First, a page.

When in Vegas, do as the Venetians do


Cute teddy bear gondoliers for sale at the Venetian Grand Canal Shoppes, Las Vegas

Floating beneath a blue sky with fluffy, painted-on clouds, we obeyed the gondolier, Pepe, when he told us to kiss as we passed under the arched bridge.

Customers boarding the next gondola smiled their amusement, but we were just part of the act at the Grand Canal and Shoppes at The Venetian and the connecting Palazzo hotel, situated on the north end of the Las Vegas Strip.

The waterway runs indoors past shops ranging from Barney’s New York to Tory Burch.

Our private gondola ride cost $80, but visitors can share a boat for less. As we stepped in, Pepe, a true showman, posed with us for two photos, which we later purchased for $65. The cashier threw in the 3D frame for “free.”

The temperature hit triple digits outside and the sky was blindingly sunny, but inside the climate-controlled Grand Canal Shoppes at The Venetian and Palazzo hotels, it could have been dusk.


The clouds are ceiling paintings, but the canal is real at the Venetian Hotel, Las Vegas, Nevada

Like so much in Vegas, things are not always what they seem.

Every so often Pepe broke into a familiar song like “That’s Amore” and ended with the theme song from “Lady and the Tramp.” His voice was quite good, so I asked what he did when he wasn’t singing on the Venetian’s Grand Canal.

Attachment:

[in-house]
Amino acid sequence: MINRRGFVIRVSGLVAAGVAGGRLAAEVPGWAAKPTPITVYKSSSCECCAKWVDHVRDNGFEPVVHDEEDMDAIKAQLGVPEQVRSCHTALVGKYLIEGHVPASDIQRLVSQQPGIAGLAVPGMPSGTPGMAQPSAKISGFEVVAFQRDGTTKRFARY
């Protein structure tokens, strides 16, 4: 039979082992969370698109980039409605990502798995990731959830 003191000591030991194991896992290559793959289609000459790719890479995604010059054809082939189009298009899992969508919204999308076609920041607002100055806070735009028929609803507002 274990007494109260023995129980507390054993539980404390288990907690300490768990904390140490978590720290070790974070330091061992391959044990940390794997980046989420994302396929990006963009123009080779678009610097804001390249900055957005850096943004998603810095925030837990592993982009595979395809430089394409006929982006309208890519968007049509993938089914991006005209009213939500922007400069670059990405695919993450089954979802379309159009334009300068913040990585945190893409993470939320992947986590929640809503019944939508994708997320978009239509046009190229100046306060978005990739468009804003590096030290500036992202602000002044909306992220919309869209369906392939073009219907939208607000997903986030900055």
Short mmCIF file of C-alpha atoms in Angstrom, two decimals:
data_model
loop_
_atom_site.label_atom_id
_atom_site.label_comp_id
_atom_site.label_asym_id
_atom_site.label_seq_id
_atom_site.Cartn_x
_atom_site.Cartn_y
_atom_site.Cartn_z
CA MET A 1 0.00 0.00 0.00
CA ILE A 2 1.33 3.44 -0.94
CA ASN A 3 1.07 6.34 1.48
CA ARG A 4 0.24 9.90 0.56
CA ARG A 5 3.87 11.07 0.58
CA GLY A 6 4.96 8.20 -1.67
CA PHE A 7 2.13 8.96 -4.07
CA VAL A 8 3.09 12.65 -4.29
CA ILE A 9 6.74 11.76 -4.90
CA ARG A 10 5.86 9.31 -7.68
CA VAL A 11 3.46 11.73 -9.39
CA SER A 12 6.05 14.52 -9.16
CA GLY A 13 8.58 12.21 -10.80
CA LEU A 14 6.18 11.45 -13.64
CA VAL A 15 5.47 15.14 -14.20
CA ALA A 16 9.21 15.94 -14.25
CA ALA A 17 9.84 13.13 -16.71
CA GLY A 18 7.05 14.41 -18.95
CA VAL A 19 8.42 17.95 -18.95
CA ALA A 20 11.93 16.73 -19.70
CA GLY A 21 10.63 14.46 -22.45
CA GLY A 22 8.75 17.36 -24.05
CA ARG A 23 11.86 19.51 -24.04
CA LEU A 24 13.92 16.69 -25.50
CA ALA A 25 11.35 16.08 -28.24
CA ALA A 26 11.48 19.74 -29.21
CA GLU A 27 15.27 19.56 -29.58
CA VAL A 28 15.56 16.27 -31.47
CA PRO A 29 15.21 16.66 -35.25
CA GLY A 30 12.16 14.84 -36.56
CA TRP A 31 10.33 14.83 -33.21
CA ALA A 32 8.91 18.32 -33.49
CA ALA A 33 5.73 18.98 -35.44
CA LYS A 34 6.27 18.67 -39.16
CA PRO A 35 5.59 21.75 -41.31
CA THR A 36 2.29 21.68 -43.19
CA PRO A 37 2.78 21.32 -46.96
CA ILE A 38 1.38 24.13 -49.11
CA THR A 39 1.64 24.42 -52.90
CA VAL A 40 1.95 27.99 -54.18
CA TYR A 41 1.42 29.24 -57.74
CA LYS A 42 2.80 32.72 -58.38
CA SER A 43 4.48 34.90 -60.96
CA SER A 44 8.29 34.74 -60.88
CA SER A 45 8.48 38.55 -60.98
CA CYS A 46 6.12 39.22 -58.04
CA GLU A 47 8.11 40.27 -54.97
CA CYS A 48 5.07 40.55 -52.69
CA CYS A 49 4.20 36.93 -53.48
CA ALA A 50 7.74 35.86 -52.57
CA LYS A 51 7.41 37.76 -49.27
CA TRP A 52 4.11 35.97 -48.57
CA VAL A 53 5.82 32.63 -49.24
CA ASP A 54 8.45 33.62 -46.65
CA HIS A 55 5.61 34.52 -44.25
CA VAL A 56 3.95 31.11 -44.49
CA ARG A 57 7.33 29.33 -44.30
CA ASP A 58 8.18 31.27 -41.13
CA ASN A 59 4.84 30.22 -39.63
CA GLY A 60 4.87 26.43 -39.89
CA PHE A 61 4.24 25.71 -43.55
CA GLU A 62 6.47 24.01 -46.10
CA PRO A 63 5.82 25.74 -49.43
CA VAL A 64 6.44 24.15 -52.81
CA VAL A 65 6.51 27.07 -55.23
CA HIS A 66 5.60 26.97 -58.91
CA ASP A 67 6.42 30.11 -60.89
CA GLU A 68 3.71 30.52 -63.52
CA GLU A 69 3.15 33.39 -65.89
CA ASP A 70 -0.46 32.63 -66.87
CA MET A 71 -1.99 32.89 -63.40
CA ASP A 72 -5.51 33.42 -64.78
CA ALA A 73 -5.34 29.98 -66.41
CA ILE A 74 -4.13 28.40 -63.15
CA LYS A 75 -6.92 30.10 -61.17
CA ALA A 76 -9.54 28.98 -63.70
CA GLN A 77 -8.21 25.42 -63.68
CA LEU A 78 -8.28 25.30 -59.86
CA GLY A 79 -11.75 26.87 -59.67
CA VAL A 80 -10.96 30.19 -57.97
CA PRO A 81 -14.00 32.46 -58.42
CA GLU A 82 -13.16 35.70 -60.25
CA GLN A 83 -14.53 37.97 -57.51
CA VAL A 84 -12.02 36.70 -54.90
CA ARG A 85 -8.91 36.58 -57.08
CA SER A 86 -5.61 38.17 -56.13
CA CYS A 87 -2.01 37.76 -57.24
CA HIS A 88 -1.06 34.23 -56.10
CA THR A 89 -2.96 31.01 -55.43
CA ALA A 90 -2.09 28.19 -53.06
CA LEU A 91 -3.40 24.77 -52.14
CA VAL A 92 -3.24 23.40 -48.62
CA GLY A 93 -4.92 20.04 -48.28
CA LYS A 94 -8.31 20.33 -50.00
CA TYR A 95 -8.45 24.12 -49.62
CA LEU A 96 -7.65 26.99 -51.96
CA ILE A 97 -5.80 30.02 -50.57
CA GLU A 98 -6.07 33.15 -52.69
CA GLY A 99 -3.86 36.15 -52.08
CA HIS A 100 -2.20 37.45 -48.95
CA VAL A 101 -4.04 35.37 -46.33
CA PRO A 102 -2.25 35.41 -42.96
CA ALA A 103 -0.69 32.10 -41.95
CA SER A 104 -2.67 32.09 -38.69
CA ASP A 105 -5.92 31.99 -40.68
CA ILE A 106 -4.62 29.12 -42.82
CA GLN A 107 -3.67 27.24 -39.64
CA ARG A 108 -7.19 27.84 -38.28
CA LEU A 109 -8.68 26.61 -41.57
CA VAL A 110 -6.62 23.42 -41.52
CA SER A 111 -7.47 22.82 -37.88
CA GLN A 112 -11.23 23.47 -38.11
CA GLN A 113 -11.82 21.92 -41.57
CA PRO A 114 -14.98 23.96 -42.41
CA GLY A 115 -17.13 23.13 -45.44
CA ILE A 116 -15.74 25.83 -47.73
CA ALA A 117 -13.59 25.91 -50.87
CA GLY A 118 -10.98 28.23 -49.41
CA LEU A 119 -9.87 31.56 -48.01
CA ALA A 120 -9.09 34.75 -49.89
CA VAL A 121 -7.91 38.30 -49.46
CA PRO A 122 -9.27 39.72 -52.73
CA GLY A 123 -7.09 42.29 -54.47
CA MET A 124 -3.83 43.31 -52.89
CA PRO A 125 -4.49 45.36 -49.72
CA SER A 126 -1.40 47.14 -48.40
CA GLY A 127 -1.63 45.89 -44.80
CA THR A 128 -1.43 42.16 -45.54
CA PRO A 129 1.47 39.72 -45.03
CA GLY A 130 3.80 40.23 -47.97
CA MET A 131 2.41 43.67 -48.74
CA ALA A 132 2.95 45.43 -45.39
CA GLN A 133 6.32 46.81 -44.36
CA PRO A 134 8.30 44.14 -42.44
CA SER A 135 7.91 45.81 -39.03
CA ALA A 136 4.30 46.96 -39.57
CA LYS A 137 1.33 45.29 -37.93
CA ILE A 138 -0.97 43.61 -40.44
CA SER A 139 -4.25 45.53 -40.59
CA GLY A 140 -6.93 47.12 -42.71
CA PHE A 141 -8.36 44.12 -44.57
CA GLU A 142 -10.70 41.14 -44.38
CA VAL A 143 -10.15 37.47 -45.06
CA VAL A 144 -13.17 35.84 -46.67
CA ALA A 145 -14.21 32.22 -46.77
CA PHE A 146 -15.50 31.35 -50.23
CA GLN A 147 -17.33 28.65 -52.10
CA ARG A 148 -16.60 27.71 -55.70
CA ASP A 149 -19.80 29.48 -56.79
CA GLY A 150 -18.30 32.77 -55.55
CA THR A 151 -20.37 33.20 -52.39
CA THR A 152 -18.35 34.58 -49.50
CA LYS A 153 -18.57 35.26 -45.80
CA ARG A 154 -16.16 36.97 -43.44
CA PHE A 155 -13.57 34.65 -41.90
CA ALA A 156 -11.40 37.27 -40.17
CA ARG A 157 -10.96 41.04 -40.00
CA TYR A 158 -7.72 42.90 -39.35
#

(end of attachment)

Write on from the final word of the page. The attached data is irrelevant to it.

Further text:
“I work on cruise ships,” he said in charmingly accented English. “But my American wife doesn’t like me to travel far, so I work here, too.”


Nestled between the Wynn and Harrah’s – and just 20 minutes from McCarran International Airport – the five-star Italian-themed Venetian rises up 36 floors, with 38 diverse restaurants, 160 shops and several pools. The Azure Luxury Pool deck includes three pools, a hot tub and a poolside cafe.

The 18,000-square-foot TAO Beach deck was so hot – pun intended – people lined up to enter. The new TAO Asian bistro has received rave reviews. Amenities on the deck include 12 air-conditioned cabanas complete with high-definition plasma TV, minibar, masseuse and sunglass cleaning. Yes, sunglass cleaning. Celebrities reportedly love this pool, which closes at sunset. During peak season, the TAO nightclub opens its doors Thursdays through Sundays.

A third pool deck, the Venetian, features spouting fountains and chaise lounge-side drink service, as well as the luxurious cabanas. The larger pool was filled with children the day we visited, but there’s also a smaller one.